My concern is, none of those people who built that stadium know what it’s like to grow up in the projects. And the people in the neighborhood don’t yet benefit from the stadium’s presence in the community. I would love for Barclays and the NBA and whoever else to prove me wrong, by engaging in the community, not just on some [surface] level for the photo-op. But to really be concerned with enriching the lives of people in that community.”

As a born and bred BK resident, I definitely feel where Yasiin (ok is anyone else finding it hard to get used to this new name?) is coming from.  Not only was that area already congested, but as he stated so many people lost homes and jobs so the Nets would have somewhere to play and some already rich men could get richer.

On the flipside to that same coin, however, the stadium is a big deal for a borough only now getting its shine as a great place to live.  I know kids from my neighborhood who work at that stadium to help their families, for them the stadium is a lifesaver. How do you tell them it’s a bad move?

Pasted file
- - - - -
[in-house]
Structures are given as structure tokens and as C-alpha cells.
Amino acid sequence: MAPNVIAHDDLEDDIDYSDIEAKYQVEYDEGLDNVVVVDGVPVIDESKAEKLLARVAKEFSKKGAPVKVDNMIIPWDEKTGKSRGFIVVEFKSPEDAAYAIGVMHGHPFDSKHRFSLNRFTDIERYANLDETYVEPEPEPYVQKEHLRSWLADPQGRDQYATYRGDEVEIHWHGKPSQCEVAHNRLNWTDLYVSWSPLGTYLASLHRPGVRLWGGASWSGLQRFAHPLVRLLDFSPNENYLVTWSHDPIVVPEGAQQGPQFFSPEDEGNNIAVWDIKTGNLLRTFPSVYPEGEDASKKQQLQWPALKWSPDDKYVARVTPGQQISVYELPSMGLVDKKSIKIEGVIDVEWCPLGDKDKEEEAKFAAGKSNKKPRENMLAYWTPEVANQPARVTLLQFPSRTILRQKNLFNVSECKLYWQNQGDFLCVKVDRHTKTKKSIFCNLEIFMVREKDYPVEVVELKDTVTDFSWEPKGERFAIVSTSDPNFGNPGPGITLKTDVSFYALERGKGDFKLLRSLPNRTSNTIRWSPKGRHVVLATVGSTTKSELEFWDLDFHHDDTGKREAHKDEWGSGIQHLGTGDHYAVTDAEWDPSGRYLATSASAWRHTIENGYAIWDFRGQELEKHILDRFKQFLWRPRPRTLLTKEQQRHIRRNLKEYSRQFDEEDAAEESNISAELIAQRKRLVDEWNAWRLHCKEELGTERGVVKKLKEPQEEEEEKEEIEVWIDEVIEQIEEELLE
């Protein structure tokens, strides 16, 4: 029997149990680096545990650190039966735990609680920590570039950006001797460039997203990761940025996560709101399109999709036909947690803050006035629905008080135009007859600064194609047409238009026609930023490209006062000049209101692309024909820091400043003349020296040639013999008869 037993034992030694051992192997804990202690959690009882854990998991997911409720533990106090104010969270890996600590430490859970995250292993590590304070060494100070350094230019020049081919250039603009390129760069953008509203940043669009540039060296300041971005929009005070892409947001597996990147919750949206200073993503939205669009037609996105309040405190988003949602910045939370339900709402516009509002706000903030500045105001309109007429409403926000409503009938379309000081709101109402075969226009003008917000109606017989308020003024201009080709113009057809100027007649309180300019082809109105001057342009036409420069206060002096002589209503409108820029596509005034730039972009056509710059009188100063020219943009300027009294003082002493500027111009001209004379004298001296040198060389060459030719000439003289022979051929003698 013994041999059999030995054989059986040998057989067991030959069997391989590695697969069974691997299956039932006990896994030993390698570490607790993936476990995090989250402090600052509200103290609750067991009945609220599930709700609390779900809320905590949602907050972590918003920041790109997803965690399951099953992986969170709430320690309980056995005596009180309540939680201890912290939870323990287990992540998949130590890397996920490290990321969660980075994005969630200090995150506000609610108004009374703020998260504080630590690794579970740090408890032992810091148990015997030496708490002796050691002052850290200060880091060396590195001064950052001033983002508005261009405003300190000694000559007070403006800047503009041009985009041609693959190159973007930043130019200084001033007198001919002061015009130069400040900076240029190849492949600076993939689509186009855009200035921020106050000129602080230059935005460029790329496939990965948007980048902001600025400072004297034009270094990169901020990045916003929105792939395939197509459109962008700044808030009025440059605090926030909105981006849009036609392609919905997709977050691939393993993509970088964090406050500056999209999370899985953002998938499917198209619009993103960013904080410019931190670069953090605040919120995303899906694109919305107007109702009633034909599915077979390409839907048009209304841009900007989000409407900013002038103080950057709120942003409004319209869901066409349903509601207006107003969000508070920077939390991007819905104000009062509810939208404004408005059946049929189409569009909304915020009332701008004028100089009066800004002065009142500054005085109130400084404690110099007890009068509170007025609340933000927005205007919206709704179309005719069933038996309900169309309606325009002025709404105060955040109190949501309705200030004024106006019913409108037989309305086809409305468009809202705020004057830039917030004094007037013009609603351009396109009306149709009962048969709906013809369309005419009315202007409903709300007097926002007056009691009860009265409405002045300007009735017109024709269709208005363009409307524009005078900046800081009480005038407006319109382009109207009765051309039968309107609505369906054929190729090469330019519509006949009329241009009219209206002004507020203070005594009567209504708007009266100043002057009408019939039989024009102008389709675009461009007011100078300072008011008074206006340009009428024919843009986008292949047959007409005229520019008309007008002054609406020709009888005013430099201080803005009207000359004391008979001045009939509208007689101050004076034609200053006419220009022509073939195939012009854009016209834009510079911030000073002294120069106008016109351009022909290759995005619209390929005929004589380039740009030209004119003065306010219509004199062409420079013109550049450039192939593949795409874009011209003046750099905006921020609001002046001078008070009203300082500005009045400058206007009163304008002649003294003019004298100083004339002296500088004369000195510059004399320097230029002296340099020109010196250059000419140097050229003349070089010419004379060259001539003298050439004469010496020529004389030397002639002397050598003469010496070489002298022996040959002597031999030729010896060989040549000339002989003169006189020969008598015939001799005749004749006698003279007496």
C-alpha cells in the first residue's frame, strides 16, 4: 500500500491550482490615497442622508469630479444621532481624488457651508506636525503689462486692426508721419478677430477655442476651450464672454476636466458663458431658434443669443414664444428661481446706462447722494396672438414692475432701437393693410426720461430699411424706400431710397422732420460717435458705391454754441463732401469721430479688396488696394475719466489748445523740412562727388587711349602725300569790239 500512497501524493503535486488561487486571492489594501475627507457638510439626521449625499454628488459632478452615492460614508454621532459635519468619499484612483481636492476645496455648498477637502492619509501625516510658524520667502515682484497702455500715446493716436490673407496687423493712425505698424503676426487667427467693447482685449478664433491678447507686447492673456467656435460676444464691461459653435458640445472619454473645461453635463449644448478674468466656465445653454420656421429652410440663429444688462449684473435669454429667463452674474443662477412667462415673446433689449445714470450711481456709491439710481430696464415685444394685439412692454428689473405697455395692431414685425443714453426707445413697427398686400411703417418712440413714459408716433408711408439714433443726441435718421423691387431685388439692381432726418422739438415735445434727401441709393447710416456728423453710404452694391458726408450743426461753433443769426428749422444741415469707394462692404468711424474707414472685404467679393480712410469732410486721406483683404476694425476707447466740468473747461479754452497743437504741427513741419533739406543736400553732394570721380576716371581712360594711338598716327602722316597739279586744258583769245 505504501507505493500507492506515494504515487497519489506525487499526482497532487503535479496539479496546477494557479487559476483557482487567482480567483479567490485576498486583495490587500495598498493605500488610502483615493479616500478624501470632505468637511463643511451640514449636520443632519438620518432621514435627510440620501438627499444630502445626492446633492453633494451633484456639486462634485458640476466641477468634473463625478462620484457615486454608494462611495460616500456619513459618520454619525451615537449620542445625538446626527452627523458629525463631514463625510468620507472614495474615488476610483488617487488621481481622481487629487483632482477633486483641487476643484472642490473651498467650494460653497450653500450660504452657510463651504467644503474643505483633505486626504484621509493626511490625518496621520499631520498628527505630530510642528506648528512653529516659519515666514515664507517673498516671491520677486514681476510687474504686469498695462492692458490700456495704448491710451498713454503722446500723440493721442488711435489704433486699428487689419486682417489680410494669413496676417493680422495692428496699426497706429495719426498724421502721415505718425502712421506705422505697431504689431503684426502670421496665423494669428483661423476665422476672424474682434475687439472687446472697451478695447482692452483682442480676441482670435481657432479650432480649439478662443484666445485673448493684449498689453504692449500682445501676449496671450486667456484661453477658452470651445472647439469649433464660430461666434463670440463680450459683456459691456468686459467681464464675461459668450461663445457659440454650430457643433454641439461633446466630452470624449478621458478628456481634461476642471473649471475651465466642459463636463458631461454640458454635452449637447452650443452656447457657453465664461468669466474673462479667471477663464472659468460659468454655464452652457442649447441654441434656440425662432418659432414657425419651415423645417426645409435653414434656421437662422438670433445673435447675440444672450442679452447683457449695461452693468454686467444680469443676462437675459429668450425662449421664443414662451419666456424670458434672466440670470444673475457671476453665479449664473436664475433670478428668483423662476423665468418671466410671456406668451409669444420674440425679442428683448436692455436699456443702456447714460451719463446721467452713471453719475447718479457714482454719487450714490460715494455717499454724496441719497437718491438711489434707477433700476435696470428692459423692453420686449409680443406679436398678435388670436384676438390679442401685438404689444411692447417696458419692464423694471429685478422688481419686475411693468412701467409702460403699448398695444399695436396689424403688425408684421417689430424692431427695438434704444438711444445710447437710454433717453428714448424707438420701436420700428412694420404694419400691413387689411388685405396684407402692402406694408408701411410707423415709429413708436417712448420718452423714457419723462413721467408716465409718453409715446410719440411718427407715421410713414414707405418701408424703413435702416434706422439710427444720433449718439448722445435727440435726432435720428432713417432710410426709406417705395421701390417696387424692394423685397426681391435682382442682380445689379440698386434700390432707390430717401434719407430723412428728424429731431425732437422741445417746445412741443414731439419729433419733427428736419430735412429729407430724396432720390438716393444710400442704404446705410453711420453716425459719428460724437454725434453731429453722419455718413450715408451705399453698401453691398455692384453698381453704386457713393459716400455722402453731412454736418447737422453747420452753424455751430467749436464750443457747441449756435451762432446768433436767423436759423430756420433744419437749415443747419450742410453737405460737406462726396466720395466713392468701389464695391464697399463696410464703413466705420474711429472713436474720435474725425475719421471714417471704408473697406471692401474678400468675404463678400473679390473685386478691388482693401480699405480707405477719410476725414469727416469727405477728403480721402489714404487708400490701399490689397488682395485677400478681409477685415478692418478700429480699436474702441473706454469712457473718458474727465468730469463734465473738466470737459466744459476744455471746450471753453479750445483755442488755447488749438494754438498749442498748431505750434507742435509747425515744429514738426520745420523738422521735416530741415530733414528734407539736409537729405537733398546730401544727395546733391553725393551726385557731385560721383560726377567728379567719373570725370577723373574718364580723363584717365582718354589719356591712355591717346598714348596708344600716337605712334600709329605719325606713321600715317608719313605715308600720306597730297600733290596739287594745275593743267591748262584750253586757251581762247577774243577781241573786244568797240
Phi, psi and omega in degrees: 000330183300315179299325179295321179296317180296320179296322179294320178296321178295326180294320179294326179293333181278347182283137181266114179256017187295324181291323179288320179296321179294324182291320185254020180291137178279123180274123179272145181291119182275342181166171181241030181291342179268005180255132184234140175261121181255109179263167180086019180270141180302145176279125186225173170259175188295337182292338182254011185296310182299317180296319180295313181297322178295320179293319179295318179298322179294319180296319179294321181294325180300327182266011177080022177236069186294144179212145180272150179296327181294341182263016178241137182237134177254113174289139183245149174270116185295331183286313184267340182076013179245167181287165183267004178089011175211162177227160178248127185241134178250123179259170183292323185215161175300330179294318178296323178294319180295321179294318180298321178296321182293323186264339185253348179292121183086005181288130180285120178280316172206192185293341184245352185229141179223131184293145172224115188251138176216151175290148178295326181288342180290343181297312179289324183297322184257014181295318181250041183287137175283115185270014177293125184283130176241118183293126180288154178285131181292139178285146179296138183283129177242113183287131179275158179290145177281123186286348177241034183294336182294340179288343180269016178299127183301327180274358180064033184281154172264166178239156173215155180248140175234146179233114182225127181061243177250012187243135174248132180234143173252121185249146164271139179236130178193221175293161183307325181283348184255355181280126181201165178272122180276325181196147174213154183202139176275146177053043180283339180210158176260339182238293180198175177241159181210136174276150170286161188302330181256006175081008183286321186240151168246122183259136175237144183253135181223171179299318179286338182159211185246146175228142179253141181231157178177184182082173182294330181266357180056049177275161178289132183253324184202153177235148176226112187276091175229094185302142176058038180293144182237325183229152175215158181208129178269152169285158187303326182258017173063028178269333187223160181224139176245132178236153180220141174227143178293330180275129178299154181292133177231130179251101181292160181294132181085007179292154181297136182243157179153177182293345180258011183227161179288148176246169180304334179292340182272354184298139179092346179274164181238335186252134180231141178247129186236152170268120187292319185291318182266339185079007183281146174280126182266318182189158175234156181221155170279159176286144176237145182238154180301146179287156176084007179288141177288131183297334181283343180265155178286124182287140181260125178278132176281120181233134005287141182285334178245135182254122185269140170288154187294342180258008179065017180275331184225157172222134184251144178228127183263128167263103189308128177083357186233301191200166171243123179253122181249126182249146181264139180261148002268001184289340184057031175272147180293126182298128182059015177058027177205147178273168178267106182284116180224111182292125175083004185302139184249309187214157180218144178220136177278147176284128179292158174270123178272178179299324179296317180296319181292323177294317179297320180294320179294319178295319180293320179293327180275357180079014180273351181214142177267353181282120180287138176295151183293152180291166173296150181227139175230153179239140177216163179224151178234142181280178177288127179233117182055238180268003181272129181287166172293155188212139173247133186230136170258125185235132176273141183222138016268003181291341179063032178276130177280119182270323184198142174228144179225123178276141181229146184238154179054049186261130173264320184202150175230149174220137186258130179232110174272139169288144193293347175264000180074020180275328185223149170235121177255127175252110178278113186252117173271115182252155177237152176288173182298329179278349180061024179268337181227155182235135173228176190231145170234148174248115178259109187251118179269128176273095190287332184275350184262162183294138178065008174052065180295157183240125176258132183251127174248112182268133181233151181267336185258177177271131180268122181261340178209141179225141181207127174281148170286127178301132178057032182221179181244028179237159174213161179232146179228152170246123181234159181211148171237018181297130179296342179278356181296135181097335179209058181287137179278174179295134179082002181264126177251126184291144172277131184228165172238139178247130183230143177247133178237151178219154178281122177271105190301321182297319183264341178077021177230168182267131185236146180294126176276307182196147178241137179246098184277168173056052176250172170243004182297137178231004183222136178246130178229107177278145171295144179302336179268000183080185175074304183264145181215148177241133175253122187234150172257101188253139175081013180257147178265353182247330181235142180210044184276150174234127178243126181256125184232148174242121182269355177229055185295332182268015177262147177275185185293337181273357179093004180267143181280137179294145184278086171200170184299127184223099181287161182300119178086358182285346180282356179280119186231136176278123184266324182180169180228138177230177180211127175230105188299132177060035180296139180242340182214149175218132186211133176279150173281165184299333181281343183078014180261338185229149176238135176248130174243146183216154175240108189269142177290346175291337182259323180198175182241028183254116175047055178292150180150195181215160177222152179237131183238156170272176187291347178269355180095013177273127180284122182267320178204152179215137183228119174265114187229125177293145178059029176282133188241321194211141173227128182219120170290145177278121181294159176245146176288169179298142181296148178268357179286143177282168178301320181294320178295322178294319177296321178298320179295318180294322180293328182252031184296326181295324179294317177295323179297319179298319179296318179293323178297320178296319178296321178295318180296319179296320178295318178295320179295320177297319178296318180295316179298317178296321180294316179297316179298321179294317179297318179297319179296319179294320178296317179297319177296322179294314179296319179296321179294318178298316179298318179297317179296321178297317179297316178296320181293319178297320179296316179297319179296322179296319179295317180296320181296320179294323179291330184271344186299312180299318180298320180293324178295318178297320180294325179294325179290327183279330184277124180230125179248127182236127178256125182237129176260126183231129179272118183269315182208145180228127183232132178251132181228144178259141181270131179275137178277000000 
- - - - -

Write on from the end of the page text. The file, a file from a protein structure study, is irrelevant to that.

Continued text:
With the stadium less than a year old, it’s hard to tell what its true impact is or will be, but with so much at stake, let’s hope people like Yasiin Bey are proven wrong.

  • http://www.myblackfriendsays.com myblackfriendsays

    Gentrification is a funny thing. It seems like even if a neighborhood is improved, all that means is that the poor people need to move the f out and find somewhere else to live.

    Where I live, the white flight suburbs of the 50′s and 60′s are now the crappy places to live, because the white people decided they wanted to move back into the city. If you’ve lived in a neighborhood that is suddenly “hot” for many years, but you’re not a homeowner–you don’t benefit because you don’t make any money off of the increased property values.

    It just seems like the same -ish on a different day. I don’t take Yasiin’s comments as critical of Jay-z, but I wish people would open their eyes and start to look for _real_ solutions instead of things that (like the article said,) only serve to help the rich get richer.